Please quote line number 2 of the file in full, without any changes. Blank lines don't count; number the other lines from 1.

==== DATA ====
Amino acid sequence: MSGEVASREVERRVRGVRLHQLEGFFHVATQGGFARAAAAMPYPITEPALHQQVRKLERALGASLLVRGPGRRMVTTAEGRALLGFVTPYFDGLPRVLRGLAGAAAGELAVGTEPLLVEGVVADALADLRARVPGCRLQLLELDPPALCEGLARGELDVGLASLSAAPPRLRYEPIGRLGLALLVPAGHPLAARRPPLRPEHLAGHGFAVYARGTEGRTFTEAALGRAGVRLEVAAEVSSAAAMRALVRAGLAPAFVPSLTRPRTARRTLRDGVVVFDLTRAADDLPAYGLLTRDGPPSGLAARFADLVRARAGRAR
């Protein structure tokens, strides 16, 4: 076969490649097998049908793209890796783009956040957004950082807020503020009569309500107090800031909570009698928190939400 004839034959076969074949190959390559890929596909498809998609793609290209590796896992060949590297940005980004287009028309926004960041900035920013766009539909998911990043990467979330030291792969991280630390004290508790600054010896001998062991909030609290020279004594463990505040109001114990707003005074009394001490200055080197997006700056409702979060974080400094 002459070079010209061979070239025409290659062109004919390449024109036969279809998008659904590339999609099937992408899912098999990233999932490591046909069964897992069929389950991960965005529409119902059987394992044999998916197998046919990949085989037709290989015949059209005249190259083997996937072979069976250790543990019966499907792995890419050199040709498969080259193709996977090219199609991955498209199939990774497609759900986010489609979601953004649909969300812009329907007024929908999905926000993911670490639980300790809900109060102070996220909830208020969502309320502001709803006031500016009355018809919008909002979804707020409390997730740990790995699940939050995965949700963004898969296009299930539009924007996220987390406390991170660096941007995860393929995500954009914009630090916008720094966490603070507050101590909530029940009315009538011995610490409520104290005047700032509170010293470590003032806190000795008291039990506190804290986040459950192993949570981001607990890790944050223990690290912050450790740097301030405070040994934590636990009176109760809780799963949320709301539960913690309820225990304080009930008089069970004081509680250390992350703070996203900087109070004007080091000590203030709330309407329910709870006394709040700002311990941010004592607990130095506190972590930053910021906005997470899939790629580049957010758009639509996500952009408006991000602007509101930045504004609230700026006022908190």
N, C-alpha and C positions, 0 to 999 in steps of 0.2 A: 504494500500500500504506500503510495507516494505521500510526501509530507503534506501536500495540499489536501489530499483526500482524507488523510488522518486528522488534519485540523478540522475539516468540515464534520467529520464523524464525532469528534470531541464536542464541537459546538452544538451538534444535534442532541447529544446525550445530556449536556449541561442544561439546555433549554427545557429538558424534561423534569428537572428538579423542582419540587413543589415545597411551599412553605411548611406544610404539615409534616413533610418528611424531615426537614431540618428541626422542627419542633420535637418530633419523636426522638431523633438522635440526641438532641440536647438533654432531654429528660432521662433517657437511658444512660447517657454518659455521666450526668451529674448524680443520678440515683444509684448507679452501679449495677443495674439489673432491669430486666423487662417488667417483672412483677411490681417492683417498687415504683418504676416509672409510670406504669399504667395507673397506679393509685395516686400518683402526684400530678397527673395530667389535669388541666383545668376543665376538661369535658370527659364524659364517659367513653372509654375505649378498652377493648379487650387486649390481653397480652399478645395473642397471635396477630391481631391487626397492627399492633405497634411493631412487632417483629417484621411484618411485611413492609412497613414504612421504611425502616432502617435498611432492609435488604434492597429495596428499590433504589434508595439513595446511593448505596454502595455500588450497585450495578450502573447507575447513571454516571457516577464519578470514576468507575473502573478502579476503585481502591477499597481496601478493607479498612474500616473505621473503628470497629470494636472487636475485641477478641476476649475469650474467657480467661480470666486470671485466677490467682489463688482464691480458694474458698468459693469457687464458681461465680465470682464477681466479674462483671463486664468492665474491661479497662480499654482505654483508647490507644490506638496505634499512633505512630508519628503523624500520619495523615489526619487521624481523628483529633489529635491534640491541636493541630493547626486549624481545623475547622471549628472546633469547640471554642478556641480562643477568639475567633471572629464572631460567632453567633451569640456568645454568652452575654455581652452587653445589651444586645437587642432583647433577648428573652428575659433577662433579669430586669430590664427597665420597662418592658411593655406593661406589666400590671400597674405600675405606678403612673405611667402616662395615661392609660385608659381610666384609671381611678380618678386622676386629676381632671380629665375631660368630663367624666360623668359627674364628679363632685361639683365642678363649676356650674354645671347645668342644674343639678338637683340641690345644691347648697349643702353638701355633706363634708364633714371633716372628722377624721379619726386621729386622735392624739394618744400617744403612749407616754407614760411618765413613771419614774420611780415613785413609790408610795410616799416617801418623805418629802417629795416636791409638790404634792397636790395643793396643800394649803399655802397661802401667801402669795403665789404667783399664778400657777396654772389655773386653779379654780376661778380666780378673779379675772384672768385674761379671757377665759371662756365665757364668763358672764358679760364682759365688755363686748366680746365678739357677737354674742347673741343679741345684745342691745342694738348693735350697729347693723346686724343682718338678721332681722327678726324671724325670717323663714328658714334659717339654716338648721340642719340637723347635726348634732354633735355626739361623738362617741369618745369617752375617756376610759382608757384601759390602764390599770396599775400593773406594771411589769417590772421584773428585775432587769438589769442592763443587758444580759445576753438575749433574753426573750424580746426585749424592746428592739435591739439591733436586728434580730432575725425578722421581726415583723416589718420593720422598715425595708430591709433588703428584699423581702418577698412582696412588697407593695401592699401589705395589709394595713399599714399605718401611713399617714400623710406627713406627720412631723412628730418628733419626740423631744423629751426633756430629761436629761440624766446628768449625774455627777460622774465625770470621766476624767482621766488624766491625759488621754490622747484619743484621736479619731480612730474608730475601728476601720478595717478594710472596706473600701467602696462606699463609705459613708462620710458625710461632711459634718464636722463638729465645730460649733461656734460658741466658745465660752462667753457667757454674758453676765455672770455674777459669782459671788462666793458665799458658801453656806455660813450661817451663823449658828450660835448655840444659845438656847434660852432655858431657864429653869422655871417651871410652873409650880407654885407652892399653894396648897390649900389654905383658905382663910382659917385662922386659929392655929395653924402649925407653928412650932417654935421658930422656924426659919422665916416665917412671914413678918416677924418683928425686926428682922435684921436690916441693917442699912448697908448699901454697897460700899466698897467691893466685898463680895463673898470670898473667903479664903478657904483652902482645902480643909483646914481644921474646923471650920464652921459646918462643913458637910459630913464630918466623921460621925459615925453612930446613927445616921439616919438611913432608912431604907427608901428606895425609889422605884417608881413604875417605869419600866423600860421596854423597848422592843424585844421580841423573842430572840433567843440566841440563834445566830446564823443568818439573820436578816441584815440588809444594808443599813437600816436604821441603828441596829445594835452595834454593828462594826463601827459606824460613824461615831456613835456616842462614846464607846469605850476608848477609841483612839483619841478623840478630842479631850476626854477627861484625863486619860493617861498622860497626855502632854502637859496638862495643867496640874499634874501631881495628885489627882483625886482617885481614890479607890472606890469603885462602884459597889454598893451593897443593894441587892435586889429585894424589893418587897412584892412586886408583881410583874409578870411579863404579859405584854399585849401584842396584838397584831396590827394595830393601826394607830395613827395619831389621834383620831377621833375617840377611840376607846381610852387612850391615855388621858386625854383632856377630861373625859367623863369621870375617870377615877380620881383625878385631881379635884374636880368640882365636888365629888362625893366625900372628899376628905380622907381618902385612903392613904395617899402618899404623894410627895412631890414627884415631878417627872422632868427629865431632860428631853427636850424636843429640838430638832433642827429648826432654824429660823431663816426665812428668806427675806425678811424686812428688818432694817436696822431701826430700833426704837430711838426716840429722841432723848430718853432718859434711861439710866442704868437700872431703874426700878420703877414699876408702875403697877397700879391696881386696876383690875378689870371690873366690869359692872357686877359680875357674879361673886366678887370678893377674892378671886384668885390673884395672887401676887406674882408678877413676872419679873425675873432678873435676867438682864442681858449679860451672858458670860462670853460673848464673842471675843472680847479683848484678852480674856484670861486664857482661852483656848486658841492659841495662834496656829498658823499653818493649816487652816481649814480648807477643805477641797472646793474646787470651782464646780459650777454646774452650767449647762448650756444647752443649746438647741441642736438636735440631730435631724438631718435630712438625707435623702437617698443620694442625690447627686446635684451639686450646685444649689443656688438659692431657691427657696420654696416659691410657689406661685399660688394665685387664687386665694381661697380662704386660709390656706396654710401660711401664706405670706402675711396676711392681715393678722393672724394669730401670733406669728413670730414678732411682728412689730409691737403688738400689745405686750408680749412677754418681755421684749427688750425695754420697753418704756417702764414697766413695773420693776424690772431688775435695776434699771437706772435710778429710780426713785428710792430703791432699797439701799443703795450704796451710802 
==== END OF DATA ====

């Protein structure tokens, strides 16, 4: 076969490649097998049908793209890796783009956040957004950082807020503020009569309500107090800031909570009698928190939400 004839034959076969074949190959390559890929596909498809998609793609290209590796896992060949590297940005980004287009028309926004960041900035920013766009539909998911990043990467979330030291792969991280630390004290508790600054010896001998062991909030609290020279004594463990505040109001114990707003005074009394001490200055080197997006700056409702979060974080400094 002459070079010209061979070239025409290659062109004919390449024109036969279809998008659904590339999609099937992408899912098999990233999932490591046909069964897992069929389950991960965005529409119902059987394992044999998916197998046919990949085989037709290989015949059209005249190259083997996937072979069976250790543990019966499907792995890419050199040709498969080259193709996977090219199609991955498209199939990774497609759900986010489609979601953004649909969300812009329907007024929908999905926000993911670490639980300790809900109060102070996220909830208020969502309320502001709803006031500016009355018809919008909002979804707020409390997730740990790995699940939050995965949700963004898969296009299930539009924007996220987390406390991170660096941007995860393929995500954009914009630090916008720094966490603070507050101590909530029940009315009538011995610490409520104290005047700032509170010293470590003032806190000795008291039990506190804290986040459950192993949570981001607990890790944050223990690290912050450790740097301030405070040994934590636990009176109760809780799963949320709301539960913690309820225990304080009930008089069970004081509680250390992350703070996203900087109070004007080091000590203030709330309407329910709870006394709040700002311990941010004592607990130095506190972590930053910021906005997470899939790629580049957010758009639509996500952009408006991000602007509101930045504004609230700026006022908190």